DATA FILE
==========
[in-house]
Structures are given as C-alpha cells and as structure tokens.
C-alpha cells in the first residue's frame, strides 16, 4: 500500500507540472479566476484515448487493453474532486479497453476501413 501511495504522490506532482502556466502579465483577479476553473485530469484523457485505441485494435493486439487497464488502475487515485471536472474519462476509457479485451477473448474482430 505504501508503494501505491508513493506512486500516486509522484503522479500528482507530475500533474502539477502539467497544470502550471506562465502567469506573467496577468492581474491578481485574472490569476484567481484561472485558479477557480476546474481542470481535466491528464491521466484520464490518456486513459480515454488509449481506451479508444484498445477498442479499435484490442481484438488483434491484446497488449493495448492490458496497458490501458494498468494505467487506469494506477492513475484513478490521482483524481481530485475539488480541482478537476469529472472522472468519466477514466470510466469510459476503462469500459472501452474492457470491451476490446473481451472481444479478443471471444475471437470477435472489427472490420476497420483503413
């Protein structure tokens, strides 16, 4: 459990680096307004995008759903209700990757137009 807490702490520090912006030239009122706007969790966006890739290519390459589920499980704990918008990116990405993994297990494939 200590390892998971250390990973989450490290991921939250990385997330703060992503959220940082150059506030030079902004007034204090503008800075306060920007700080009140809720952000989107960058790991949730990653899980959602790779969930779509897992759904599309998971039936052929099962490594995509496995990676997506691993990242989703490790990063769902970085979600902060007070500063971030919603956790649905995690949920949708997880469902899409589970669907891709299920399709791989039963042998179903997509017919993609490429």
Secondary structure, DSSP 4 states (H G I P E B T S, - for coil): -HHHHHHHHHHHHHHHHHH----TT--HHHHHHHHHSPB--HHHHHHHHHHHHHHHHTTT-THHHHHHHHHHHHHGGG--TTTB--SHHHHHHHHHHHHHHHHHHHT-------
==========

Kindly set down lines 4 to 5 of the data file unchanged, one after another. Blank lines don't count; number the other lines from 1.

């Protein structure tokens, strides 16, 4: 459990680096307004995008759903209700990757137009 807490702490520090912006030239009122706007969790966006890739290519390459589920499980704990918008990116990405993994297990494939 200590390892998971250390990973989450490290991921939250990385997330703060992503959220940082150059506030030079902004007034204090503008800075306060920007700080009140809720952000989107960058790991949730990653899980959602790779969930779509897992759904599309998971039936052929099962490594995509496995990676997506691993990242989703490790990063769902970085979600902060007070500063971030919603956790649905995690949920949708997880469902899409589970669907891709299920399709791989039963042998179903997509017919993609490429």
Secondary structure, DSSP 4 states (H G I P E B T S, - for coil): -HHHHHHHHHHHHHHHHHH----TT--HHHHHHHHHSPB--HHHHHHHHHHHHHHHHTTT-THHHHHHHHHHHHHGGG--TTTB--SHHHHHHHHHHHHHHHHHHHT-------